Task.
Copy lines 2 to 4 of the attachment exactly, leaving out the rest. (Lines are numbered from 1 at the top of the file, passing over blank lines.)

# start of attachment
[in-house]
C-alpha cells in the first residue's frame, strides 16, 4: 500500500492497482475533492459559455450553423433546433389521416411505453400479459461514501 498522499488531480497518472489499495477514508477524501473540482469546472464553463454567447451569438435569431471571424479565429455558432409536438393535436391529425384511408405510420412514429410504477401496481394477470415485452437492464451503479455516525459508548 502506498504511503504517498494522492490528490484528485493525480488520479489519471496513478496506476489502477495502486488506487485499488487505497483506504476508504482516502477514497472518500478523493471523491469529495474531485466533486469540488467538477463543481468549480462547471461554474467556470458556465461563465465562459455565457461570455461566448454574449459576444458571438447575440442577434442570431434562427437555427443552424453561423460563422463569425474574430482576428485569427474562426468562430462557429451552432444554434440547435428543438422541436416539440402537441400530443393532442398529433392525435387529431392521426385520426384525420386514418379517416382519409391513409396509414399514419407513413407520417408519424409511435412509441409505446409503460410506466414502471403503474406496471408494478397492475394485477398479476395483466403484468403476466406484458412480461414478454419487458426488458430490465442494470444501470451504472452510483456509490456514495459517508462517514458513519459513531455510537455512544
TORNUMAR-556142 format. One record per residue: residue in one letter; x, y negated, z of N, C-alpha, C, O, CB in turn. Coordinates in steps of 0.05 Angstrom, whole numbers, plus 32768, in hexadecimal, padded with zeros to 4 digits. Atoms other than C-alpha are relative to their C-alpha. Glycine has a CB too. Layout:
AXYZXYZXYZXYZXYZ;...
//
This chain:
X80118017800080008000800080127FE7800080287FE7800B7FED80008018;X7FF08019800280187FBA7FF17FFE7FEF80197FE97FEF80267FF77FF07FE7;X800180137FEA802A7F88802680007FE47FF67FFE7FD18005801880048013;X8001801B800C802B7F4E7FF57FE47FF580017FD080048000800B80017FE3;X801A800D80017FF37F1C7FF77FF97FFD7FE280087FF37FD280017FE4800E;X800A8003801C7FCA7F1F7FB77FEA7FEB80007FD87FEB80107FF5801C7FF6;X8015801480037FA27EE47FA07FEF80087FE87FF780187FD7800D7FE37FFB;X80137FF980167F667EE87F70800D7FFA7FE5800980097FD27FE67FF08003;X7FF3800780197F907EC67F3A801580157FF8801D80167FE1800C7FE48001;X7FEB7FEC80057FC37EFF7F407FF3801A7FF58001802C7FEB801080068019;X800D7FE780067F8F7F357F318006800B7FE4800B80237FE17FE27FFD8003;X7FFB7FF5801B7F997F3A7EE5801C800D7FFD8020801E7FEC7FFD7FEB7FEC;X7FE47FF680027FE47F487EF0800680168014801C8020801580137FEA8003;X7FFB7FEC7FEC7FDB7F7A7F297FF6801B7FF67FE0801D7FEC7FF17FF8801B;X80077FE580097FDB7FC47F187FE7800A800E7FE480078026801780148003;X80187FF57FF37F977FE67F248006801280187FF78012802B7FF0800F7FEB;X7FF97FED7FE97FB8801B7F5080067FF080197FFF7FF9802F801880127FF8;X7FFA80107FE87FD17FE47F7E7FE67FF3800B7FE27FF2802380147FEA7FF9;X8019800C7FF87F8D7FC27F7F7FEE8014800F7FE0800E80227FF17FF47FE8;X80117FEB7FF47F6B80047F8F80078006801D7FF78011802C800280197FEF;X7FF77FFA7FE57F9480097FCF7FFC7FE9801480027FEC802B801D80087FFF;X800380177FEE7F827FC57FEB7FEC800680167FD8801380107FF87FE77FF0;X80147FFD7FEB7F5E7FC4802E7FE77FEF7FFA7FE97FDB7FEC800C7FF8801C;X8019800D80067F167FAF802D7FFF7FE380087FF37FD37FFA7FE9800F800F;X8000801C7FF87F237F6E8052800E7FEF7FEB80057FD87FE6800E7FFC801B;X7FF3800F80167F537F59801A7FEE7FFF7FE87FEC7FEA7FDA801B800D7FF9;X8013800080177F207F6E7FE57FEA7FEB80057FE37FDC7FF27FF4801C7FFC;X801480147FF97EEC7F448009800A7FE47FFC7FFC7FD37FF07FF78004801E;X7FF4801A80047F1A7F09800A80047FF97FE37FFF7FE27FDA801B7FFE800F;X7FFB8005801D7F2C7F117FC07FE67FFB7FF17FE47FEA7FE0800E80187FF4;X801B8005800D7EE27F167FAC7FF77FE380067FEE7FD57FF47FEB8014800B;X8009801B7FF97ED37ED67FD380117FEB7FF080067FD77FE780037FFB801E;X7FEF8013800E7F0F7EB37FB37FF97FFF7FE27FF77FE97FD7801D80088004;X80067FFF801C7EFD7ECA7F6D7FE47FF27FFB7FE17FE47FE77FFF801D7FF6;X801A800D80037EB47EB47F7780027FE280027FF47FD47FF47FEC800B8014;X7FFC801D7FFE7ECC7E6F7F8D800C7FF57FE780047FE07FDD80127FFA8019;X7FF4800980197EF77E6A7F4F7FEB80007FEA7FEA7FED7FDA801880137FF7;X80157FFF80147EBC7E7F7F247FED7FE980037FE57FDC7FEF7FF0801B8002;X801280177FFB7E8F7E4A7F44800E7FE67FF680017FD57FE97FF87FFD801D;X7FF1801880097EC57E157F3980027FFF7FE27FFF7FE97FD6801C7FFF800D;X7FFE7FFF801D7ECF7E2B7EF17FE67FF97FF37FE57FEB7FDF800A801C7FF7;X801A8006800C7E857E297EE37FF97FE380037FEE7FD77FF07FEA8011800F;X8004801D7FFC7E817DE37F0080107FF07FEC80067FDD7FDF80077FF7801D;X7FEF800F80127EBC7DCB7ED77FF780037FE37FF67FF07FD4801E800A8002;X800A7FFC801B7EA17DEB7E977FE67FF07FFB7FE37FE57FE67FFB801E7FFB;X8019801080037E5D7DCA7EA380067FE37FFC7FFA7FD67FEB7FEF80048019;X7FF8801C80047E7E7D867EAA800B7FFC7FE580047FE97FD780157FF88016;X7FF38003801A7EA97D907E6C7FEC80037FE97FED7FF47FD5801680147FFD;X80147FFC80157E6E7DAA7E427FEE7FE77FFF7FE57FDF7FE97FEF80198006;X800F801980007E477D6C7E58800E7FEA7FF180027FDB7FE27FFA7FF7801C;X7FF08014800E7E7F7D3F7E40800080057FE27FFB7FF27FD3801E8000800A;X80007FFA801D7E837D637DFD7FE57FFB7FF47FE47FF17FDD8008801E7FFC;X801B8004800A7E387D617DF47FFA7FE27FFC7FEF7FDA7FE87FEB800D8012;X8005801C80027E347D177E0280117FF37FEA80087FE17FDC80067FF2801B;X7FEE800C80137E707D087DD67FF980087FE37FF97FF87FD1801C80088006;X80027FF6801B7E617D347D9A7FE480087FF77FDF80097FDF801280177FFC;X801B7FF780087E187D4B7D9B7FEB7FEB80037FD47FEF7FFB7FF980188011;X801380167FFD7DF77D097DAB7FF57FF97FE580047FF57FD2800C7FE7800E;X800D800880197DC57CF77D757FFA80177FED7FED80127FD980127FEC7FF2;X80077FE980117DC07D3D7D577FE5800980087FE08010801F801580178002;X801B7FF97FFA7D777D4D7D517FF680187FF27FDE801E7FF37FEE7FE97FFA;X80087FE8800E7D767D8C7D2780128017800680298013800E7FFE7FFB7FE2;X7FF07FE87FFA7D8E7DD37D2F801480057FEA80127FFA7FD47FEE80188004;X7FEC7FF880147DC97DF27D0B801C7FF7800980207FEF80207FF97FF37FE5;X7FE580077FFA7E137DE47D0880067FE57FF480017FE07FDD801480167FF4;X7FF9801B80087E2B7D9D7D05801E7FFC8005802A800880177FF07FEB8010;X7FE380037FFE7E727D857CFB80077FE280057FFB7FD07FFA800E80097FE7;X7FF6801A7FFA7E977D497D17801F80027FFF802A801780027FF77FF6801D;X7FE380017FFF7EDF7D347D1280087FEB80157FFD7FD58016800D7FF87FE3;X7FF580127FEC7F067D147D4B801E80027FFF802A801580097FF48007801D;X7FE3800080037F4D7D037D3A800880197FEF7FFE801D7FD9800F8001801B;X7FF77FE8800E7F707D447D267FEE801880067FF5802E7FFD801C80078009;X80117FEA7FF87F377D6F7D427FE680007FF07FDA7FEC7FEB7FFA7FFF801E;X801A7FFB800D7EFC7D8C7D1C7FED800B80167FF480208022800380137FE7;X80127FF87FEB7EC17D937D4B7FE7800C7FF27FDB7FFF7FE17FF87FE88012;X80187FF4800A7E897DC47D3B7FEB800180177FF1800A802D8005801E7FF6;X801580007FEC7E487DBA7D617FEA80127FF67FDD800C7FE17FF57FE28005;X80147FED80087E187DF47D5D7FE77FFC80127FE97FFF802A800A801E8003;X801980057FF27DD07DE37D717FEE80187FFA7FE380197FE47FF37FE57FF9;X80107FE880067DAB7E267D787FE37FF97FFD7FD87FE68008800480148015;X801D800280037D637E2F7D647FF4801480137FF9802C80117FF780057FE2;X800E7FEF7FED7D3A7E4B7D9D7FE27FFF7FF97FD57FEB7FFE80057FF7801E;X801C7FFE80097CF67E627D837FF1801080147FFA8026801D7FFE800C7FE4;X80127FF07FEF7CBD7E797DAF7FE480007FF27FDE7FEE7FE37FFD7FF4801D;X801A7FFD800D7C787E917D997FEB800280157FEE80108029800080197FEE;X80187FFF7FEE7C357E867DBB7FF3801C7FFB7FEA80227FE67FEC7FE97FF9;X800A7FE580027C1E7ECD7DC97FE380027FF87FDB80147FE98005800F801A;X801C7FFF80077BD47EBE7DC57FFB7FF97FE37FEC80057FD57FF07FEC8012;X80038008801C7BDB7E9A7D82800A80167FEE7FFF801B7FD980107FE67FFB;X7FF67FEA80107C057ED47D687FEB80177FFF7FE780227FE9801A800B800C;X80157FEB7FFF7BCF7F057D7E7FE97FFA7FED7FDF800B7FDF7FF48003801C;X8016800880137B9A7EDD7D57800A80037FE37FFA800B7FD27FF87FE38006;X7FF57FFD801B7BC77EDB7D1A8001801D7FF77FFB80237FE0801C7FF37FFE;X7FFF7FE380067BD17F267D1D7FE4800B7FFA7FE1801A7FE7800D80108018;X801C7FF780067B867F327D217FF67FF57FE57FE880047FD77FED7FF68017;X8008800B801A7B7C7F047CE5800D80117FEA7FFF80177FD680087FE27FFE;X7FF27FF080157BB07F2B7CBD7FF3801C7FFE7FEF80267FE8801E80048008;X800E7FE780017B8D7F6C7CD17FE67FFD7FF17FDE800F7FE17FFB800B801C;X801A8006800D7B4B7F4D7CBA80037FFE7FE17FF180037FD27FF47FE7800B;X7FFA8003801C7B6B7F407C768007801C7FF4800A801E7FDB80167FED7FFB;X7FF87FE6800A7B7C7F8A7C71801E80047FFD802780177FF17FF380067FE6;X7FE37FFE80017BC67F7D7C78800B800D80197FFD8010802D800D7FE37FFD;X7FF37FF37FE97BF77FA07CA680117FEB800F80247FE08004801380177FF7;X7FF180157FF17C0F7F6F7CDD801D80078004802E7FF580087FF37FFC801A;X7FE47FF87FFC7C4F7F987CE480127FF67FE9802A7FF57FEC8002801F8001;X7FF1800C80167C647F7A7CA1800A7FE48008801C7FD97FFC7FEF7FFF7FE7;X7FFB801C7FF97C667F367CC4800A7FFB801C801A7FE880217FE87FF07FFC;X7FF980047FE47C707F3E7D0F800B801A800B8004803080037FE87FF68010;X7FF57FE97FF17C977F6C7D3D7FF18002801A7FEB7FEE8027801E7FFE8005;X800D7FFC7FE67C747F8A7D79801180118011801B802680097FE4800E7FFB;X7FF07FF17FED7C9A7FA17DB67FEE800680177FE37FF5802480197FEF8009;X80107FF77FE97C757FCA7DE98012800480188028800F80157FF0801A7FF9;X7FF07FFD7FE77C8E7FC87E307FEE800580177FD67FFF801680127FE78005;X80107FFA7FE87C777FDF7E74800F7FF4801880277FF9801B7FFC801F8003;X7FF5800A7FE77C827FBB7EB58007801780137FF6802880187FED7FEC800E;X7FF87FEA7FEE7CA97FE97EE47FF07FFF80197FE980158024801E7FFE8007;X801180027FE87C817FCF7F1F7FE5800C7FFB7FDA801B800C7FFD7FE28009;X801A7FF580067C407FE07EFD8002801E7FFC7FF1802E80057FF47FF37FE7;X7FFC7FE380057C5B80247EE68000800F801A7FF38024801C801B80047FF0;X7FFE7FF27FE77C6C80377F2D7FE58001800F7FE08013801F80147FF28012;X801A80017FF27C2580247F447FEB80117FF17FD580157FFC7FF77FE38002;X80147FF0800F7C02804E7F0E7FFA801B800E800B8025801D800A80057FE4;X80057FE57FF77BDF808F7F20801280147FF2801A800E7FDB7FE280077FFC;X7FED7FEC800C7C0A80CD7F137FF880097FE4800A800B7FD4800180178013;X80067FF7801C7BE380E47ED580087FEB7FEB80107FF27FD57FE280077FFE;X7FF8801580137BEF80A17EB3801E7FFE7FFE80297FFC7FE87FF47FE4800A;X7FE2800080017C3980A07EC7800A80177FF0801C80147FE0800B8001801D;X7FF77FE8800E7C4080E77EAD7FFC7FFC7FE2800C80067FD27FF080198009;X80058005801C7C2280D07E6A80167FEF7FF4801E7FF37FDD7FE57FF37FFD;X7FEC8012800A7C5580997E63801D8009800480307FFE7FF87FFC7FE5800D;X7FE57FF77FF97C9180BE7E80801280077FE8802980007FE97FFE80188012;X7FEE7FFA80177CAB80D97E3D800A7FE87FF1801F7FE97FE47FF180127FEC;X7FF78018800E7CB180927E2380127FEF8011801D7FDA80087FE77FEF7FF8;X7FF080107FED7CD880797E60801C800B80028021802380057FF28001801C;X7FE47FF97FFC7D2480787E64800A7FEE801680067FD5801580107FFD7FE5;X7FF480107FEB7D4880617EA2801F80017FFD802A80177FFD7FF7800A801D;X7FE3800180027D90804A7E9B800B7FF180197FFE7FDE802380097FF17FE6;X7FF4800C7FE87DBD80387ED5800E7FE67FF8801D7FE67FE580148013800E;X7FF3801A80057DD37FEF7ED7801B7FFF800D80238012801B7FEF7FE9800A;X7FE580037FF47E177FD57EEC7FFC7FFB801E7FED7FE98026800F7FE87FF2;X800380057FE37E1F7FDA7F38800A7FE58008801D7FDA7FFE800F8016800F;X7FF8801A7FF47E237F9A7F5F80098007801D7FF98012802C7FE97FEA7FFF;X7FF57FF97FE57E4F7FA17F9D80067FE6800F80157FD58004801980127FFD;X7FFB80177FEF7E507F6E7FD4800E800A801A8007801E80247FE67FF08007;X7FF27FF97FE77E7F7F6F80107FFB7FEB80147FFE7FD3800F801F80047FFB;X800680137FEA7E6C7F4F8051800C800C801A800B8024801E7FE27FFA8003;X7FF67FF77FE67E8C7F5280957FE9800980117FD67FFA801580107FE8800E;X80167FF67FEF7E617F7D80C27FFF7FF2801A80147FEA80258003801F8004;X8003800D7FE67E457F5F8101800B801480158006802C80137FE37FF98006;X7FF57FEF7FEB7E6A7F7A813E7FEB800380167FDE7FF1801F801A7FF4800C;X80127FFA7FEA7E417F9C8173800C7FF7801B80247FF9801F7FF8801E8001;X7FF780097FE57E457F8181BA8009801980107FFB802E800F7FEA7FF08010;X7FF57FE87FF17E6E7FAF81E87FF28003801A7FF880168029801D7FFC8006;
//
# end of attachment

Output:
C-alpha cells in the first residue's frame, strides 16, 4: 500500500492497482475533492459559455450553423433546433389521416411505453400479459461514501 498522499488531480497518472489499495477514508477524501473540482469546472464553463454567447451569438435569431471571424479565429455558432409536438393535436391529425384511408405510420412514429410504477401496481394477470415485452437492464451503479455516525459508548 502506498504511503504517498494522492490528490484528485493525480488520479489519471496513478496506476489502477495502486488506487485499488487505497483506504476508504482516502477514497472518500478523493471523491469529495474531485466533486469540488467538477463543481468549480462547471461554474467556470458556465461563465465562459455565457461570455461566448454574449459576444458571438447575440442577434442570431434562427437555427443552424453561423460563422463569425474574430482576428485569427474562426468562430462557429451552432444554434440547435428543438422541436416539440402537441400530443393532442398529433392525435387529431392521426385520426384525420386514418379517416382519409391513409396509414399514419407513413407520417408519424409511435412509441409505446409503460410506466414502471403503474406496471408494478397492475394485477398479476395483466403484468403476466406484458412480461414478454419487458426488458430490465442494470444501470451504472452510483456509490456514495459517508462517514458513519459513531455510537455512544
TORNUMAR-556142 format. One record per residue: residue in one letter; x, y negated, z of N, C-alpha, C, O, CB in turn. Coordinates in steps of 0.05 Angstrom, whole numbers, plus 32768, in hexadecimal, padded with zeros to 4 digits. Atoms other than C-alpha are relative to their C-alpha. Glycine has a CB too. Layout:
AXYZXYZXYZXYZXYZ;...